Domain-Driven Design

Domain-driven design (DDD) provides a structure of practices and terminology for making design decisions that focus and accelerate software projects dealing with complicated domains.

The premise of domain-driven design is the following:
  • Placing the project's primary focus on the core domain and domain logic
  • Basing complex designs on a model
  • Initiating a creative collaboration between technical and domain experts to iteratively cut ever closer to the conceptual heart of the problem.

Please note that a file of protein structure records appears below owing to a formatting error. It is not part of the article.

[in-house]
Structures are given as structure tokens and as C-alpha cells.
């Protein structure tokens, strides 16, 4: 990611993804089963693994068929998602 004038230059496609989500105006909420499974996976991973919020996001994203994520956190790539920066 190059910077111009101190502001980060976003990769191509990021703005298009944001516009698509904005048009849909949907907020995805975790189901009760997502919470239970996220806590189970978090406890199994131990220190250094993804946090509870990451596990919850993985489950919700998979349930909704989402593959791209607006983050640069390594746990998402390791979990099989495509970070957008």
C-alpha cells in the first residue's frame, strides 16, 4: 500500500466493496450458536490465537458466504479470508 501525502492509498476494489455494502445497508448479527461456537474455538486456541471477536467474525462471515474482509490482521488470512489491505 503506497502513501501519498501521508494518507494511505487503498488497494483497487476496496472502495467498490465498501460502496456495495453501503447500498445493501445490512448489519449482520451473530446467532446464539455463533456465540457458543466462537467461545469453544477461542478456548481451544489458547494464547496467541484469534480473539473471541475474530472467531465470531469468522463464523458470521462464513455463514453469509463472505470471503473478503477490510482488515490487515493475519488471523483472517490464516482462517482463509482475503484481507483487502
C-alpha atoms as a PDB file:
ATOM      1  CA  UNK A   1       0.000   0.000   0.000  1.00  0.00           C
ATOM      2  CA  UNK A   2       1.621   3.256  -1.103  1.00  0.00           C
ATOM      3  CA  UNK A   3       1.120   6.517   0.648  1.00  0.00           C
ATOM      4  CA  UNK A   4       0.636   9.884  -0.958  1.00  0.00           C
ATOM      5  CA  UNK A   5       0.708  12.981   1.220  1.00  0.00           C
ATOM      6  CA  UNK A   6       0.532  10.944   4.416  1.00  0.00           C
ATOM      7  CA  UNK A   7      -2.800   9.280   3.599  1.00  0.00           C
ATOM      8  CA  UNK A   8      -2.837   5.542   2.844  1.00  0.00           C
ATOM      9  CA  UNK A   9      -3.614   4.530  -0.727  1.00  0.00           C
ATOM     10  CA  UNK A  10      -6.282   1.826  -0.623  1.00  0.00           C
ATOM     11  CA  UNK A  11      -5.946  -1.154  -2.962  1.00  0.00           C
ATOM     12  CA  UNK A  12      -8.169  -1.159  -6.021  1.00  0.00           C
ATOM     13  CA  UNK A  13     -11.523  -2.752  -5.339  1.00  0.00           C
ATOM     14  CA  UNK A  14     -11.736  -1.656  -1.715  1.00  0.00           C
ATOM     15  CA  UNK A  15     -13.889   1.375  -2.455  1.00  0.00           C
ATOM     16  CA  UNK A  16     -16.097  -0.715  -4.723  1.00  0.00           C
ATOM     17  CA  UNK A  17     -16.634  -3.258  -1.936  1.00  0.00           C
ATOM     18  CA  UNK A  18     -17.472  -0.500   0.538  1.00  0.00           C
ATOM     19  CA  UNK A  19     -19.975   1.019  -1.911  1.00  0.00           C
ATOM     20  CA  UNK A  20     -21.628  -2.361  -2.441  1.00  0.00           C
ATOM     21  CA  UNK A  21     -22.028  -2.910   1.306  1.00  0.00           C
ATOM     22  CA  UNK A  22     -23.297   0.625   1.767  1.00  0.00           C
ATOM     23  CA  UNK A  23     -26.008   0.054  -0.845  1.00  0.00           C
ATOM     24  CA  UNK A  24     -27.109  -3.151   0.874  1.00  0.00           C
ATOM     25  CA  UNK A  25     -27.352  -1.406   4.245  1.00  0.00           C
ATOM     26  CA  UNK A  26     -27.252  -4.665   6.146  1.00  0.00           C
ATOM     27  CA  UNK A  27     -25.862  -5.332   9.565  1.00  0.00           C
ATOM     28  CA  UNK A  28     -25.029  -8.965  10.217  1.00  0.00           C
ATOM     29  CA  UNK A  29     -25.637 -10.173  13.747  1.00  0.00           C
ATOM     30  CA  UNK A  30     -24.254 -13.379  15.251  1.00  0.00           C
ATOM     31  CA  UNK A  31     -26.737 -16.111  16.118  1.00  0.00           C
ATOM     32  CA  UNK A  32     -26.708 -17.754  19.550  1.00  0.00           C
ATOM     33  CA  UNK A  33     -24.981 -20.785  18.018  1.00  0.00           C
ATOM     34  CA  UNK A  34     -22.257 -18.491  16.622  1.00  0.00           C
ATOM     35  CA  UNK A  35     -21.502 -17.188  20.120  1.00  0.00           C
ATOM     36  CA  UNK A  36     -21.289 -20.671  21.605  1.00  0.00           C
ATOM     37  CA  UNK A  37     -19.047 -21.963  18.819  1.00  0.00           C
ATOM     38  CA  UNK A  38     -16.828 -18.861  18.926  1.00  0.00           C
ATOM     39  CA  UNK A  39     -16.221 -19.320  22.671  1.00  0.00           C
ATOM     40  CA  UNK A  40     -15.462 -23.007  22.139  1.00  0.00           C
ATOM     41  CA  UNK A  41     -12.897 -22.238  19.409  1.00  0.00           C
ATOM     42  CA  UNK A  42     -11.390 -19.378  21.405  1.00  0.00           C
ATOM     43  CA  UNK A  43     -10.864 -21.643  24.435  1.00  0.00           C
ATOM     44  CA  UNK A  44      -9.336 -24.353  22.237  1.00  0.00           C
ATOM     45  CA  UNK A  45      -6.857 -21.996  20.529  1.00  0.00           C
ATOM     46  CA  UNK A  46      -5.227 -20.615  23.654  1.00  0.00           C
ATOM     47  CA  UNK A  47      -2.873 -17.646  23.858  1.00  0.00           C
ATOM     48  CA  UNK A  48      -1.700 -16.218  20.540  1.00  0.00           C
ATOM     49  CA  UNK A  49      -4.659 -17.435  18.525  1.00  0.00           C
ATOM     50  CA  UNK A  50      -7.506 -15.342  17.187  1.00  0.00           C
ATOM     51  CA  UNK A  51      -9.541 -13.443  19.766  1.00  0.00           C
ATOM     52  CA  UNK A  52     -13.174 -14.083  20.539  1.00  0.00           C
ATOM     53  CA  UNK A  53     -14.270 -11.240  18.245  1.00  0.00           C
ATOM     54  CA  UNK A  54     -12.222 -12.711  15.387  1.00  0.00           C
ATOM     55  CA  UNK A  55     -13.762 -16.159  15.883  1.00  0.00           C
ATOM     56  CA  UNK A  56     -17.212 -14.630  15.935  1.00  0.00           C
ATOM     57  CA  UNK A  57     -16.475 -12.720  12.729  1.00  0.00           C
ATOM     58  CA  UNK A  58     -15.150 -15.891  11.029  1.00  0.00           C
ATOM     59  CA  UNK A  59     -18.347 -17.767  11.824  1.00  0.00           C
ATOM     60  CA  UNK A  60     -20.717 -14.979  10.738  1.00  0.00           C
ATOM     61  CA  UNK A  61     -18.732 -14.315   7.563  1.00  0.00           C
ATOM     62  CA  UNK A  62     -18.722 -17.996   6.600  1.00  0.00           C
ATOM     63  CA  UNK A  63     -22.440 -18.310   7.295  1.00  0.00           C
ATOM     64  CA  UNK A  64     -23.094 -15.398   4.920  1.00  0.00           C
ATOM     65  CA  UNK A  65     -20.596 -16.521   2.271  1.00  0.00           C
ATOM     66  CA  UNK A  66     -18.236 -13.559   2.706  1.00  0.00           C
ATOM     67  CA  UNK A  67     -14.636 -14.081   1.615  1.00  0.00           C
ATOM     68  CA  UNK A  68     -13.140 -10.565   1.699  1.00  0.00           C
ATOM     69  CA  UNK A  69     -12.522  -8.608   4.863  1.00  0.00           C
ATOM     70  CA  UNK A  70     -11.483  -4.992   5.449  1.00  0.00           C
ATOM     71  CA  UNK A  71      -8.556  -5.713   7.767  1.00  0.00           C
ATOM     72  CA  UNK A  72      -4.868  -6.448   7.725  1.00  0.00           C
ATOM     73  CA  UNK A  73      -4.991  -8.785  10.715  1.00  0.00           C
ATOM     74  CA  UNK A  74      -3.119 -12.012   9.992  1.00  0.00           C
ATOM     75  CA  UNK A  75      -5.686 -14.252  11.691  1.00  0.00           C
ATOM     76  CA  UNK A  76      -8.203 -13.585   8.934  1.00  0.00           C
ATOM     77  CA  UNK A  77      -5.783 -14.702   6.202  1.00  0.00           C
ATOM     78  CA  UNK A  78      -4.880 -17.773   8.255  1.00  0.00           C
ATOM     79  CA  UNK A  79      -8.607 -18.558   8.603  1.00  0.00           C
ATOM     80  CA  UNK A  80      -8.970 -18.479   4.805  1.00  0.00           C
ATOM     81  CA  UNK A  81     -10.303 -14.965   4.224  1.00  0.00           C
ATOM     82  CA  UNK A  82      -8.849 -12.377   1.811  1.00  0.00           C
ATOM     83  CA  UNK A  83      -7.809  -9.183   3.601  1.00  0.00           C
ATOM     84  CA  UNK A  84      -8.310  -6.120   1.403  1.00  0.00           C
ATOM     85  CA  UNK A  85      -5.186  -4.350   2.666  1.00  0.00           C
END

Core definitions

  • Domain - A sphere of knowledge, influence, or activity. The subject area to which the user applies a program is the domain of the software.
  • Model - A system of abstractions that describes selected aspects of a domain and can be used to solve problems related to that domain.
  • Ubiquitous Language - A language structured around the domain model and used by all team members to connect all the activities of the team with the software.
  • Context - The setting in which a word or statement appears that determines its meaning.

Prerequisites for the successful application of DDD

  • Your domain is not trivial
  • The project team has experience and interest in OOP/OOD
  • You have access to domain experts
  • You have an iterative process